The French Paradox and Raw MilkRaw Milk Benefits
The French Paradox refers to the curious observation that French people are slim and healthy, suffering from a low risk of coronary artery disease despite a diet extremely high in saturated fat regularly washed down with glasses of wine.
While the long held belief that saturated fat expands your waistline and causes heart disease has long since been disproven with cardiologists now going on record saying how ridiculous such an assertion actually is based on current research, there is clearly something else at play here keeping the French so healthy.
Is it just me or do the French just get it about what it takes to be healthy much better than Americans?
Case in point, while many Americans seem to prefer the latest and greatest silver bullet supplements that empty the wallet with promises of reduced fat, no wrinkles and perfect health yet never come close to measuring up, the French stick with the tried and true that actually works: nutrient dense food.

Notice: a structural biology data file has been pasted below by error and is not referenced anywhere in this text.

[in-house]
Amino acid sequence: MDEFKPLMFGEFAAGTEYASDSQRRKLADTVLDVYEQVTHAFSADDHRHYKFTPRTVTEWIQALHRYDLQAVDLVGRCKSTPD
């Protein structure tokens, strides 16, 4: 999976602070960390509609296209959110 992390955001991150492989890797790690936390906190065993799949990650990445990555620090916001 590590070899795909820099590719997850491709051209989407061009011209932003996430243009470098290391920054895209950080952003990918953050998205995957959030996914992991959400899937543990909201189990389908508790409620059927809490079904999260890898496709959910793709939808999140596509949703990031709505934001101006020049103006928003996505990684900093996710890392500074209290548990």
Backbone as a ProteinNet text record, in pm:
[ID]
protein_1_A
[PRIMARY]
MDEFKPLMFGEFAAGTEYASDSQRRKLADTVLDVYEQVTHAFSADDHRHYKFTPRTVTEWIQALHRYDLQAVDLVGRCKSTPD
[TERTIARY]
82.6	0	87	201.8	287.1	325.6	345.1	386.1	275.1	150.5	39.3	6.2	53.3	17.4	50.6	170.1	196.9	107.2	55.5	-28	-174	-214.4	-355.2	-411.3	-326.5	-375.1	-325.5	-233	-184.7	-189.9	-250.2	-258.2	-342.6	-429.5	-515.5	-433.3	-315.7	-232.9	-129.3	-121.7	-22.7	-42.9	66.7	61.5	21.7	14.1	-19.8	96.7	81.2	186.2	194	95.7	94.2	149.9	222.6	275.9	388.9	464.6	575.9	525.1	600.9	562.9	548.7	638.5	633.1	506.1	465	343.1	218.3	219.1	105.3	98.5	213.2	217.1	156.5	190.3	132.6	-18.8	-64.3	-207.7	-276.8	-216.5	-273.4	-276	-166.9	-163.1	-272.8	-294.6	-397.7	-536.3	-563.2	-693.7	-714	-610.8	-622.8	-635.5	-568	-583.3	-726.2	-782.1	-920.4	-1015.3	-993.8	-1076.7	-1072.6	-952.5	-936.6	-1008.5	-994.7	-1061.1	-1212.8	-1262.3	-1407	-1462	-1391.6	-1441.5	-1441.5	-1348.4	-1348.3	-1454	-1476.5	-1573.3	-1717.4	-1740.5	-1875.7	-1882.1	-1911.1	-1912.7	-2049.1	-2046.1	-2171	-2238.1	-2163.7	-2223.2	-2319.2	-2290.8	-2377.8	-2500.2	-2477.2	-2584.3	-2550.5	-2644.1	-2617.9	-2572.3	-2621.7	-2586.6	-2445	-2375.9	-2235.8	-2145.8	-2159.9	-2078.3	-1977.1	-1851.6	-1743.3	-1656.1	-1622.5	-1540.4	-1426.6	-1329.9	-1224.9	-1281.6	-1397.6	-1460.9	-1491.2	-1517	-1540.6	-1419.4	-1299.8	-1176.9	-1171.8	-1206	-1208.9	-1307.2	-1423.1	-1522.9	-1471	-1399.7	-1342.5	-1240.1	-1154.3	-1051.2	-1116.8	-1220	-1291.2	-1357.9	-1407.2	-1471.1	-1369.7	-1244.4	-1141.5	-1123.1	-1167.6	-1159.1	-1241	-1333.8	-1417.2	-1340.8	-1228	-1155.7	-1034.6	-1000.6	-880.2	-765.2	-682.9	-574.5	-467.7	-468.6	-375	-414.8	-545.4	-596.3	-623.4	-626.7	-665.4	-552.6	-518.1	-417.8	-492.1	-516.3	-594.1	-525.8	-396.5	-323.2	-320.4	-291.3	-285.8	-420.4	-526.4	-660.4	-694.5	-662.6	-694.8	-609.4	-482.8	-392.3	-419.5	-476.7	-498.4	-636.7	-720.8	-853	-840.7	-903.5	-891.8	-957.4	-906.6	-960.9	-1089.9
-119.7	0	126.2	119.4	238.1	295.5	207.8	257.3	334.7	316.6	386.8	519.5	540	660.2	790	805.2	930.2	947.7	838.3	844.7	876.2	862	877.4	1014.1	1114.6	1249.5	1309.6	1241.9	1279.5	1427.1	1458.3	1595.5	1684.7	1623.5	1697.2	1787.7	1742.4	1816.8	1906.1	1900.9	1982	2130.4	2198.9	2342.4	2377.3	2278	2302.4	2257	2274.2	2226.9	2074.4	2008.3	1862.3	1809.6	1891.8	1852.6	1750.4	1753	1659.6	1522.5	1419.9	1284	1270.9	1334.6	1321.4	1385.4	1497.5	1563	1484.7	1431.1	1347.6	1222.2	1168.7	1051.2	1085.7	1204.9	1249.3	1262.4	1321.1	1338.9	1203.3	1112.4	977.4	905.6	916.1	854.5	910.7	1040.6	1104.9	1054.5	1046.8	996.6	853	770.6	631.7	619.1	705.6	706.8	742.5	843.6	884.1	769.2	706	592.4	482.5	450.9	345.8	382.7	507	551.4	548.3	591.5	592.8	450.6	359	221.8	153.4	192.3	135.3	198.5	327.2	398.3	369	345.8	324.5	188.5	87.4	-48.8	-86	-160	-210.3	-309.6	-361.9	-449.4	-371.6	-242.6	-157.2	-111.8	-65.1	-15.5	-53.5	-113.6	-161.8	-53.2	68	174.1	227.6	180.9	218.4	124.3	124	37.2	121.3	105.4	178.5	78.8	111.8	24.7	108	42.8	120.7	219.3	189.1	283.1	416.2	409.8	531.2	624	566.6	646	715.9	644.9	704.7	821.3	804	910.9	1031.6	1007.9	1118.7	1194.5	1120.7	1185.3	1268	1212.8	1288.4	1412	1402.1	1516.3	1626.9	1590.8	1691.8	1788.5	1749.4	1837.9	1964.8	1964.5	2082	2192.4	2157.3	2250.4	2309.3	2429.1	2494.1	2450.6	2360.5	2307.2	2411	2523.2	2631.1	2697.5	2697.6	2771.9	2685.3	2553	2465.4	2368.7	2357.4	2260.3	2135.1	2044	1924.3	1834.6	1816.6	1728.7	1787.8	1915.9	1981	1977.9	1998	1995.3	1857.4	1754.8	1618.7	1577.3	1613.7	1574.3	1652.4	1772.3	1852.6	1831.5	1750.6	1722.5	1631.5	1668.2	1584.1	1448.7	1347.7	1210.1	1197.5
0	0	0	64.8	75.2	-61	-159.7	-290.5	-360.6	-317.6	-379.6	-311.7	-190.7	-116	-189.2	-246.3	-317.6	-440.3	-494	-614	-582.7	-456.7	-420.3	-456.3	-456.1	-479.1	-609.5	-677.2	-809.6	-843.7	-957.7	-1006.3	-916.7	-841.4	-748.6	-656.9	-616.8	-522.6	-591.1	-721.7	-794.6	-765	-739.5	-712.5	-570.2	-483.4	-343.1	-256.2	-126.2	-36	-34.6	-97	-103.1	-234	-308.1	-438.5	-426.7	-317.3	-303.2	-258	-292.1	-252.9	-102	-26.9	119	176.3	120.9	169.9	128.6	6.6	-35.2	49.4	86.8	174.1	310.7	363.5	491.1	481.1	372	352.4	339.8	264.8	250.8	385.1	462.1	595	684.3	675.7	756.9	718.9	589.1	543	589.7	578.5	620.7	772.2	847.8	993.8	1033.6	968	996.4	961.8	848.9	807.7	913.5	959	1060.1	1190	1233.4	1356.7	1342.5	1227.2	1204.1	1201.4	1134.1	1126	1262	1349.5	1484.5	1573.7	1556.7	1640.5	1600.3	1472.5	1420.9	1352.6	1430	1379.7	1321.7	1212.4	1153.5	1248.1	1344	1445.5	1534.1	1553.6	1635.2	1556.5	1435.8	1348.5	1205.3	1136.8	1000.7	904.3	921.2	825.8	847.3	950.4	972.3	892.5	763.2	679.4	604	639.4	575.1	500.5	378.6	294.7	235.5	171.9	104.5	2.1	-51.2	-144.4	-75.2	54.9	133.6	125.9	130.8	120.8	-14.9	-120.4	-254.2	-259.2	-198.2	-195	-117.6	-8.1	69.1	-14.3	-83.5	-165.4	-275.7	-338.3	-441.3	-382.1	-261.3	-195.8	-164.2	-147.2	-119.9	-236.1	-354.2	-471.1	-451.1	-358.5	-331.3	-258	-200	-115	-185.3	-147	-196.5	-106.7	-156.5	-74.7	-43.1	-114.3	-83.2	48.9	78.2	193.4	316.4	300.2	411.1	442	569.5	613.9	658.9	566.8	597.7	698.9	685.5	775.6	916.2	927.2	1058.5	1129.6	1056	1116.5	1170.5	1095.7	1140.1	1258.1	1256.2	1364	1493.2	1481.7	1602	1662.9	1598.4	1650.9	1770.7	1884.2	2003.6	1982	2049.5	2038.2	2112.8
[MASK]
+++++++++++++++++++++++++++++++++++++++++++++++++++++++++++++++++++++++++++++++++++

Check out this video below of a raw milk vending machine in France.
If raw milk was really as dangerous as the CDC and conventional medical authorities in the USA claim, wouldn’t these machines that are popping up all over Europe be causing some serious food borne illness outbreaks by now?
Perhaps the time has come to set aside the shrill warnings about the clear and present “danger” of grassfed raw milk and try some for yourself!
Sarah, The Healthy Home Economist
Sarah Pope has been a Health and Nutrition Educator since 2002. She serves on the Board of Directors for the Weston A. Price Foundation.
Sarah was awarded Activist of the Year at the International Wise Traditions Conference in 2010.
Sarah earned a Bachelor of Arts (summa cum laude, Phi Beta Kappa) in Economics from Furman University and a Master’s degree in Government (Financial Management) from the University of Pennsylvania.
Mother to three healthy children, blogger, and best-selling author, she writes about the practical application of Traditional Diet and evidence-based wellness within the modern household. Her work has been featured by USA Today, The New York Times, National Review, ABC, NBC, and many others.